then have let their interpretations and imaginations work wonders?
The second song, Yasna 29, is a drama, perhaps the oldest drama in poetry
and by the author-player in world literature.
It explains the Ahunavar and so do the following five songs -- Yasna 30
to 34. It says that Zarathushtra is
accepted by “gav" as its "ahu" and "ratu."
The Avesta, in its prose form, substitutes "gaęthâ"
for "gav," and states that Ahura Mazda is ahu and ratu
of the "mental existence,” and Zarathushtra is ahu and ratu
of the gaęthâic existence. (Vispered 2.4, see also Yasht 13.94 and
Yasht 8.1 & 44). The aforesaid
deliberately short treatise should supply us with its true meaning -- the
physical existence of living beings in which we, human beings, live.
Further Gathic contexts would give "gav" a wider sense
of the living world and "gaęthâ" a narrower circle, the
creatures, particularly human beings. It
is in this later sense that the Tir Yasht replaces "gaęthâ"
with "nar," men and says that Zarathushtra is the ratu
of men. (8.44). This shows a
shrinking domain of the term "gav."
The Avestan term "gęush-pancho," "five
(categories) of gav" is explained as aquatic, subterranean, aerial,
roaming, and grazing animals (Vispered 1.1, 2.1, Yasht 10.38). Furthermore, we
have Yasna 19, ignored by many as incomprehensible, to provide us with certain
clues to a better rendering of the Ahunavar and consequently Song 2.
may cite further instances of translation, explanation, interpretation, and
imagination about dualism, free will, freedom of choice, conversion, mâńthra,
feresho-kereti, chinvato-peretu, heaven, hell, and social virtues
and vices. They are all
confusing renderings of the Holy Scriptures of other religions go unnoticed,
just because of the sheer numbers of their followers.
These renderings are read only by a handful of professors and their
students of comparative religion and leave millions completely unconcerned and
ignorant about them. This is not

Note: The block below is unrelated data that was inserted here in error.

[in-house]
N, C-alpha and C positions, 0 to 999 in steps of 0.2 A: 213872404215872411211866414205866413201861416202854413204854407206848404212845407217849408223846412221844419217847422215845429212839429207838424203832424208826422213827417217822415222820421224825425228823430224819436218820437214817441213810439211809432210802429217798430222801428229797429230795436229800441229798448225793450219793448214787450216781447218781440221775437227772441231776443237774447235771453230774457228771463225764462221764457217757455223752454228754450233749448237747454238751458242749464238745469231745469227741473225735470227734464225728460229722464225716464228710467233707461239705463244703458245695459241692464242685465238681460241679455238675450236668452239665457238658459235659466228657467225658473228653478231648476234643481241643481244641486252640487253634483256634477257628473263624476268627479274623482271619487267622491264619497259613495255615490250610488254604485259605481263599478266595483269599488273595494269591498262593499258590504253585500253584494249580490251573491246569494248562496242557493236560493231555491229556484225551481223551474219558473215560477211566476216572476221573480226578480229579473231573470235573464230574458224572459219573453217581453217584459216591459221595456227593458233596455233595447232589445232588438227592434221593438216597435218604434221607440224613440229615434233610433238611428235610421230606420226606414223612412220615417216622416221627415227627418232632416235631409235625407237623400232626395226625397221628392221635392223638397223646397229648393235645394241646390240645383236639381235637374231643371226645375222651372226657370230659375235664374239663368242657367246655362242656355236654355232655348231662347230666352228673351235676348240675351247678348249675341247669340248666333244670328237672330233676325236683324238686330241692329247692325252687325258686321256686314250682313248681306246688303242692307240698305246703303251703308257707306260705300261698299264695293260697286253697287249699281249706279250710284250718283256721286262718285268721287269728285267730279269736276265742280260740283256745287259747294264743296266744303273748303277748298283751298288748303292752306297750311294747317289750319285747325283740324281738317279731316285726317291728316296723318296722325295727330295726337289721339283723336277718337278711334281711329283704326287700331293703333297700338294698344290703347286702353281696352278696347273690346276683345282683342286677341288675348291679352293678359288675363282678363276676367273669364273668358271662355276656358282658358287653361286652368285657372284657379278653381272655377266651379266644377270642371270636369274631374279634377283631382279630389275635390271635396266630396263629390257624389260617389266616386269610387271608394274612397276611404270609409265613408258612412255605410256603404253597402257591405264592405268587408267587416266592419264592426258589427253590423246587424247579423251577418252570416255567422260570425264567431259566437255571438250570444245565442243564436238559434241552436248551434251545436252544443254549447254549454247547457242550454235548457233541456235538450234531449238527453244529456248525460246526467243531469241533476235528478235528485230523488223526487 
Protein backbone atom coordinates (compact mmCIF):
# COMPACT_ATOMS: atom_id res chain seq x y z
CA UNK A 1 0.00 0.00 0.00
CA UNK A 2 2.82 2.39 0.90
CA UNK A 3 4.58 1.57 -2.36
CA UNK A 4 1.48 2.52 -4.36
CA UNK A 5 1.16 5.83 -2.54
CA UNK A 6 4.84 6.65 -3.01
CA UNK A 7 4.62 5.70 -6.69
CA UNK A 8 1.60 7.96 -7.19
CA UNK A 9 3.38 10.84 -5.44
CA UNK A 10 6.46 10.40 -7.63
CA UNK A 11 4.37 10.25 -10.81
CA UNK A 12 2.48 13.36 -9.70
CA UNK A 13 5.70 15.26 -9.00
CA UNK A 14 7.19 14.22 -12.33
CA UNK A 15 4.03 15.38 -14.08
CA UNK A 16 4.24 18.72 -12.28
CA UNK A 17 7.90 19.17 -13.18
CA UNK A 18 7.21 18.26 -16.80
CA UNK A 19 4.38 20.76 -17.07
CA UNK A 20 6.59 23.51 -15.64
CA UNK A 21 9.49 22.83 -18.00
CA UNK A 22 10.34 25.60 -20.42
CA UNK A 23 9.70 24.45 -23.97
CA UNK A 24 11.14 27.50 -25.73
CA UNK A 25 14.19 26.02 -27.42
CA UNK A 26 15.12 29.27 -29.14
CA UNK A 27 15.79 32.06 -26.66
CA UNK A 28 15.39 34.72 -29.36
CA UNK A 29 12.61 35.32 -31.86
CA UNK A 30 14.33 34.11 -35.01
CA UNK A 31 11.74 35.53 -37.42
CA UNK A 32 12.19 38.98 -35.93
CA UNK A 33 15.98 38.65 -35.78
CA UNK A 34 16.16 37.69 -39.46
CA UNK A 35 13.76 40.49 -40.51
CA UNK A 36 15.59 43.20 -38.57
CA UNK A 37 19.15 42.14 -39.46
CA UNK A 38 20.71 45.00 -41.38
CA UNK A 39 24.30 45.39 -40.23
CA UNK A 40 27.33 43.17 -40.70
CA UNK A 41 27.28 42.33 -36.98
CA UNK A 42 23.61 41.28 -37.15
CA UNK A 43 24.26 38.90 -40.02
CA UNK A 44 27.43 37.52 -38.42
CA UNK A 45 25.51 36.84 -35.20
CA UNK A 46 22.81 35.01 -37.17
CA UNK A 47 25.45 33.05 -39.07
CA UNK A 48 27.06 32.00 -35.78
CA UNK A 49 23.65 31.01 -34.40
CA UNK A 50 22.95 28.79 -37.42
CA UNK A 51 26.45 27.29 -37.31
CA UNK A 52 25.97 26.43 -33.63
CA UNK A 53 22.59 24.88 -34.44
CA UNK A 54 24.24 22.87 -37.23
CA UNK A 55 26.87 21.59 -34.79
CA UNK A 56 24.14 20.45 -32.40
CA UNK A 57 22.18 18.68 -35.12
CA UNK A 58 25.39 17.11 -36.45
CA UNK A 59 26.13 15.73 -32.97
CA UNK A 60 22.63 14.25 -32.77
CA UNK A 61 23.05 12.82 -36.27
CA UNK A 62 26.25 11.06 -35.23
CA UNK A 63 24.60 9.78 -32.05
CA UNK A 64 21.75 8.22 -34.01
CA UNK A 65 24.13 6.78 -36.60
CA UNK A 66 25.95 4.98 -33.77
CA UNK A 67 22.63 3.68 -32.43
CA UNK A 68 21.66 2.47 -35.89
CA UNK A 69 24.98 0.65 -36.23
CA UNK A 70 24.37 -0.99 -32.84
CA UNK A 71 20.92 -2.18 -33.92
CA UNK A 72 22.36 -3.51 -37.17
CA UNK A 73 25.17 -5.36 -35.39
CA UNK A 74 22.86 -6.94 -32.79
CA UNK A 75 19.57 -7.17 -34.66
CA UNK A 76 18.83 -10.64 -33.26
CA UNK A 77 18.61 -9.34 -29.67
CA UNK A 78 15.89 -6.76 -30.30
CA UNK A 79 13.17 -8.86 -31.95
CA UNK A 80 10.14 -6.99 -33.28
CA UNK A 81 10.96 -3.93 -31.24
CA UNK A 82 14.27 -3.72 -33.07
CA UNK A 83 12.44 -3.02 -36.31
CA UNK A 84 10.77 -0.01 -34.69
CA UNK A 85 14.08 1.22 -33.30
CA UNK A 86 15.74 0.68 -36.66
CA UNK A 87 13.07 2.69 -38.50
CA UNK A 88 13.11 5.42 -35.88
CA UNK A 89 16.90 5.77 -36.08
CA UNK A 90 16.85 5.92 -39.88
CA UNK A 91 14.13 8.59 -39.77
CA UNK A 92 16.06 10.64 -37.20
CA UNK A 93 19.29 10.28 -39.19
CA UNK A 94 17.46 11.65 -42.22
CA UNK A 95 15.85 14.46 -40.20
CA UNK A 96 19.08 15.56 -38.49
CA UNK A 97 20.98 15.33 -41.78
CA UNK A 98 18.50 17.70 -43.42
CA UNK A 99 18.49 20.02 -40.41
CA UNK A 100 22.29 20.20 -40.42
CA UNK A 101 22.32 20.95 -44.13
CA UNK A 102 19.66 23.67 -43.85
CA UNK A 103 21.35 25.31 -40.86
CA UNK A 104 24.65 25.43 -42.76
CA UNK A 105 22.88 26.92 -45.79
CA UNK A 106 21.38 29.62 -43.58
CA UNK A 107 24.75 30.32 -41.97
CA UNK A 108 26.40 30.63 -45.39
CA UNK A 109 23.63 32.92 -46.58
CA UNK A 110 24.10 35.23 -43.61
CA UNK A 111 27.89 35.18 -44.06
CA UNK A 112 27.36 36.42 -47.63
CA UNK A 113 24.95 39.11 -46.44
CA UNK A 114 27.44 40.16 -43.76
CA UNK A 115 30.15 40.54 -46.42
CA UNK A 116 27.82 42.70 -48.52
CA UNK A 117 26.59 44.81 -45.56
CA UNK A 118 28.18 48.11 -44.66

the case with the Zoroastrian community. The
community and its friends total, more or less, in the lower six digits.
All of them are literate and educated, and fairly interested in knowing
their religion. The relative number
of the scholars of Zoroastrianism, compared to the scholars of other religions,
is significantly quite large. And
these scholars of diverse backgrounds, schools, and interests are in close
contact with Zoroastrians. The
impact is obvious, rather damaging for an educated, concerned, and possibly
us imagine, what would happen to Christianity if there were as many as 30,000
scholars with their diverse interpretations of Trinity, virginity, nativity,
crucifixion, resurrection, ascension, return, and other fundamentals as given in
the New testament and other Christian writings, who enjoy an easy access to 50
percent of the influential members of the Christian church for almost a century
and that too against a dwindling number of the clergy?
Would it be able to survive? The
same would hold true about other major religions of the world.
It is, therefore, gratifying to note that in spite of all diversities,
renderings of the Gathas, with the exception of a very few, project the Good
Religion of Zarathushtra, pastoral or principled, as a highly ethical religion.
Good Religion of Zarathushtra has withstood the impact well.
It does not matter whether a translation has been done by a Christian